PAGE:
litter box

What to Do When Cats Pee Outside the Box

One of the most troublesome problems for cat guardians is finding urine outside of the litter box. It can be gross and smelly, not to mention unsanitary to have urine all over the house, so it is understandable that inappropriate elimination is a common reason cats are surrendered to shelters. But it doesn’t have to end like that. If you are willing to put in the resources to figure out your cat’s reasons for peeing outside of the box, you can get them back in the box by meeting their needs.

We don’t have to train kittens to use a litter box; their urge to use litter is instinctual. Cats are closely related to their wild relatives that evolved in the deserts of Egypt where they naturally eliminated in sand. Domestic cats retain that instinct to do their business in loose substrates. They want to use their litter box. If they are peeing elsewhere, they are communicating that one or more of their needs are not being met.

If your cat starts peeing outside of the box, call your veterinarian to schedule an exam to rule out any medical issues that may be causing this behavior. This should always be your first step because health problems including urinary tract infections, kidney disease, arthritis, and many others are common causes of litter box avoidance. If you skip this step and your cat does have a treatable condition, any other changes you make will be a waste of time without addressing the root of the problem.

Meanwhile, thoroughly cleaning urine accidents outside of the box is important because remaining odors can actually attract the cat to use that spot again. If the soiled surface cannot be thrown out and replaced, be sure to use an enzymatic cleaner that is specifically designed for pet urine. Other types of cleaners do not break down the odor-causing molecules and your cat will still be able to smell it even if you can’t.

If your cat is cleared of any medical concerns by your veterinarian, it is time to evaluate your litter box set up to make sure it meets the needs of your cat. Every cat has their own preferences when it comes to their box, so you may need to do some experimenting to find out what they like. These guidelines are preferred by most cats:

  • Cleanliness: Litter boxes should be scooped at least once daily, and completely cleaned and scrubbed weekly. Some cats may tolerate going longer between cleaning, but I’m betting that you wouldn’t want to use a dirty toilet, so don’t make your cat deal with one.
  • Number of Boxes: The general rule is to have one litter box for each cat in your home, plus one. Even if you have only have one cat, it is a good idea to have at least 2 boxes because many cats prefer to urinate and defecate in different locations. If you have many cats, the “plus one” rule may not be enough. For a home with 5 cats, they may need 10 boxes to avoid confrontations.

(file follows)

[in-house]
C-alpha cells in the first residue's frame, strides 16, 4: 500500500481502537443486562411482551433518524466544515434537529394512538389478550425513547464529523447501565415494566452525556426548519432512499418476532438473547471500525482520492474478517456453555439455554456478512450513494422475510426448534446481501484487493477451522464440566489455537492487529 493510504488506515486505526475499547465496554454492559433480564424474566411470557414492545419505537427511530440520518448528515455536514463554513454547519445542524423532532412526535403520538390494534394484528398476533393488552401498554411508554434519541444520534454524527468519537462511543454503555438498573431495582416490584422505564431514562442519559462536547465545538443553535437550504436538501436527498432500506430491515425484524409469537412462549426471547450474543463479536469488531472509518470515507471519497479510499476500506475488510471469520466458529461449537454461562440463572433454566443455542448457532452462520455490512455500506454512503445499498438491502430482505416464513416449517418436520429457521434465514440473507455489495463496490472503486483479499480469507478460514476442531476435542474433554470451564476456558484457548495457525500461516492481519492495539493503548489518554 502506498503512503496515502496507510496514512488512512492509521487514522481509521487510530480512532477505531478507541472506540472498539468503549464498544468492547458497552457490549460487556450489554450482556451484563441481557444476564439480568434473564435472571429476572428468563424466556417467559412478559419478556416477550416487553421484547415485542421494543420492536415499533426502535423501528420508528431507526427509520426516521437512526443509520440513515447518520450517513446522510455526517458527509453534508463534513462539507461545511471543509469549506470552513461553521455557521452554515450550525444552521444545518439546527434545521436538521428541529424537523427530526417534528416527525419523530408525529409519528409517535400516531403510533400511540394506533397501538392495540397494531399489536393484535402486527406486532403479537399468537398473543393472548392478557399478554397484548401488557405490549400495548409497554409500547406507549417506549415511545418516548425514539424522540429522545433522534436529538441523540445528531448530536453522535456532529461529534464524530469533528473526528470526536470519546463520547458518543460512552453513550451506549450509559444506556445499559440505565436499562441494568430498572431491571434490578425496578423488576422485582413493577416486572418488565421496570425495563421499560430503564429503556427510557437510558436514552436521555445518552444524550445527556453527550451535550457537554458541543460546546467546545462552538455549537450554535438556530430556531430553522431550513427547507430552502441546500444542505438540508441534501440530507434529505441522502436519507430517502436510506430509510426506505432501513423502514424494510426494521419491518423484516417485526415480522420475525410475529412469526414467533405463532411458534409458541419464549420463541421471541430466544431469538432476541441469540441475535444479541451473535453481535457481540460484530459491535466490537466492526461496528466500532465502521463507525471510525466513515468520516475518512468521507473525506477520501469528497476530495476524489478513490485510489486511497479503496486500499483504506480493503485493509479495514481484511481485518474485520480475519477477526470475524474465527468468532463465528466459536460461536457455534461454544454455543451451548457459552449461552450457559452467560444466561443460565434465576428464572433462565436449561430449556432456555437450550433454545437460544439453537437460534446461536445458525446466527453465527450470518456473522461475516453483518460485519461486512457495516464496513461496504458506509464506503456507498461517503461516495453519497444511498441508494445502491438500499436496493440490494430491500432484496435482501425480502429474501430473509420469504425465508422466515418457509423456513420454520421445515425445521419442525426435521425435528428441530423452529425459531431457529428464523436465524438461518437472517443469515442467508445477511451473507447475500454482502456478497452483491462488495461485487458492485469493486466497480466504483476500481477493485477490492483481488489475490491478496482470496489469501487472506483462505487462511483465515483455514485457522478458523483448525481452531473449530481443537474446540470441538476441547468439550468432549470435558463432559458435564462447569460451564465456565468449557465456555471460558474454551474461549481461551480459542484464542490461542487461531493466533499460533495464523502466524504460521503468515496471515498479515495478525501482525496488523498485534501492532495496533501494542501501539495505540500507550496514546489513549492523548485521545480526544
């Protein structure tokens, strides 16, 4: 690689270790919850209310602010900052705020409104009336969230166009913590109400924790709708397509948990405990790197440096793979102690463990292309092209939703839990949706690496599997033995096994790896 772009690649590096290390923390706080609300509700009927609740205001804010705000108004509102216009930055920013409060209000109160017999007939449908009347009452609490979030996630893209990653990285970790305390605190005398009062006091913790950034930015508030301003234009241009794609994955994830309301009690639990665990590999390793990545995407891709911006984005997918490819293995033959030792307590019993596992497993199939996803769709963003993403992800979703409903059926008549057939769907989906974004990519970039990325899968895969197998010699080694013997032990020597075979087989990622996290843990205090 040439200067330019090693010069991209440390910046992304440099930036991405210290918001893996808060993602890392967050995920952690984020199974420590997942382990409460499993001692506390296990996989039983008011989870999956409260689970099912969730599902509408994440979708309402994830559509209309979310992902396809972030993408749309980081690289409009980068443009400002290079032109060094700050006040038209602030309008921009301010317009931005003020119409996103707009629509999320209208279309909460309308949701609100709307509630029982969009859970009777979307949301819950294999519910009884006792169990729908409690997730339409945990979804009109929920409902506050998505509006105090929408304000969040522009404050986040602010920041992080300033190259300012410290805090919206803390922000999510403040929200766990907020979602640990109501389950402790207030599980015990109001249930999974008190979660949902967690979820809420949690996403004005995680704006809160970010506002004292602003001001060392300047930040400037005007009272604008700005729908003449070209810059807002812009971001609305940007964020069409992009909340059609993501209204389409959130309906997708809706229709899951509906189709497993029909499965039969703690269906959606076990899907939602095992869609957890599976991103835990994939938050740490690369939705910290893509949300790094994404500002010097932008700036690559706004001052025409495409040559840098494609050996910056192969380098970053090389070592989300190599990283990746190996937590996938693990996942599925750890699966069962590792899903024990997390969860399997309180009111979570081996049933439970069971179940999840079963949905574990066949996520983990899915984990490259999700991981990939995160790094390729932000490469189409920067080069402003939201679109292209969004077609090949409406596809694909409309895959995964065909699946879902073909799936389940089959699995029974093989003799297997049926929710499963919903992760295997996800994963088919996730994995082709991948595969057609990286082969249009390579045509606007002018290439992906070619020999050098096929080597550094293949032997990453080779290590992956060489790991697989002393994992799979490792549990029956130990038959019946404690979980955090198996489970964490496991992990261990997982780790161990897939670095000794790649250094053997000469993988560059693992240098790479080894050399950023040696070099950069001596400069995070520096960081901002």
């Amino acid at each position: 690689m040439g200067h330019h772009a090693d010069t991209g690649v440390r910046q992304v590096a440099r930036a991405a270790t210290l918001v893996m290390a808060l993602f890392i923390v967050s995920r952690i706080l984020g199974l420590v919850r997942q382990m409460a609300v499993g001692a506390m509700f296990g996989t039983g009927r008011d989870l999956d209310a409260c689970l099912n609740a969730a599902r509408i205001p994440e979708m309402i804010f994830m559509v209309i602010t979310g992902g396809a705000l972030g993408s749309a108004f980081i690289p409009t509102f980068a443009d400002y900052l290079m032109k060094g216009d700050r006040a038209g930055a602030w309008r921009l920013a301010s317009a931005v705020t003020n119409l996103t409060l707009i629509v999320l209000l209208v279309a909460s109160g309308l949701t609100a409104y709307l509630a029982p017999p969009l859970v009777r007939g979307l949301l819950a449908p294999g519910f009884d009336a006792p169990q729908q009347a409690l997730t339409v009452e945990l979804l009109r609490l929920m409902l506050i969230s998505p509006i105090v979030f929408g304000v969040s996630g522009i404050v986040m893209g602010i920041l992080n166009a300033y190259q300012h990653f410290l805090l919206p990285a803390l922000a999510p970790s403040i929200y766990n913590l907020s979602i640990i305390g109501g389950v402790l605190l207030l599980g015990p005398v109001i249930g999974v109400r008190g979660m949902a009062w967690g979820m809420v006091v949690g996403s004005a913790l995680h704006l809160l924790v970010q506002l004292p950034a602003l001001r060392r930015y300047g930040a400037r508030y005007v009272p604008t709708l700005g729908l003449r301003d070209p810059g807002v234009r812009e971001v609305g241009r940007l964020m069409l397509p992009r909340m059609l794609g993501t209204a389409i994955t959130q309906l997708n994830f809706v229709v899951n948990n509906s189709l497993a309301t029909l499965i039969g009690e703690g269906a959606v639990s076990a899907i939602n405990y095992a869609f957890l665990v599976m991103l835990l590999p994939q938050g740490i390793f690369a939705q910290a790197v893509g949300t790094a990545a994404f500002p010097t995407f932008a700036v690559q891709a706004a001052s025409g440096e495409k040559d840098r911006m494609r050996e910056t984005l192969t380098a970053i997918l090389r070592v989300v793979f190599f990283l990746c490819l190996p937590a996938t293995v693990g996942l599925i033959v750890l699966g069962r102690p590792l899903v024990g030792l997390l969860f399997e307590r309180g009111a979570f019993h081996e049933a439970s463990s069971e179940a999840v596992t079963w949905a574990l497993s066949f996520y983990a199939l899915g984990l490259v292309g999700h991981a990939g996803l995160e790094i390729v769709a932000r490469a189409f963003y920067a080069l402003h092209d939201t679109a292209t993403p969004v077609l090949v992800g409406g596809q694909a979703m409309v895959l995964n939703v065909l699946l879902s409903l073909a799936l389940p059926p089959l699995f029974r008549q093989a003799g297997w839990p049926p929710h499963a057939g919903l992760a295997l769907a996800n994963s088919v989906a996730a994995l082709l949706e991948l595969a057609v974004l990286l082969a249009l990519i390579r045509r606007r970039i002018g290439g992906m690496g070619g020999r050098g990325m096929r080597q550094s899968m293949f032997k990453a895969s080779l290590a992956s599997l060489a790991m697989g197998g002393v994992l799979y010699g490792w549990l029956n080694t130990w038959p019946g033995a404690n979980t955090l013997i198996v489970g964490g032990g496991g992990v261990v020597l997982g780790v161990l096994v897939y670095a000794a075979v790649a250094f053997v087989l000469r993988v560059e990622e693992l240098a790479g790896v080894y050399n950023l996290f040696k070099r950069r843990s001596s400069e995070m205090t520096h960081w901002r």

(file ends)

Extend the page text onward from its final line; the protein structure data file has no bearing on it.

• Size: Cats prefer plenty of space to move around. A litter box should be at least one and a half times the length of your cat and wide enough that they can turn in a circle easily. Many commercially available litter boxes are not large enough for an average cat. You can easily DIY a large enough box with plastic tubs or under-the-bed storage containers.
  • Type of Box: Most cats prefer a simple, open design. Some cats are okay with a covered box. Most cats will avoid automatic or self-cleaning boxes, but it always depends on the cat’s preferences.
  • Location: Litter boxes should be placed in quiet, open areas near living spaces. A box tucked into the basement may be too far away. Next to a washing machine or refrigerator may be too noisy. Crammed inside a closet may make them feel unsafe if they might be cornered.
  • Type of Litter: Most cats prefer basic unscented, clumping litter. Some cats are very particular about the type and grain size of their litter, so you can experiment with smaller or larger grains, like sand or wood pellets. They may also prefer deeper or shallower litter, so you might try different depths. A good rule of thumb to start with is about 2 inches of litter.

Besides the litter box set up, you may also consider other aspects of the cat’s life that may be contributing to their litter box avoidance. If they recently recovered from a medical issue, they may still have negative associations with the box from when they were sick. Stress can also contribute to inappropriate elimination, so causes of stress should be addressed.

Cases of inappropriate elimination can be complex, so you may want to seek advice from a professional early on before your cat develops a bad habit. For help getting your cat back in the box, contact me at Pawsitive Vibes Cat Behavior and Training.

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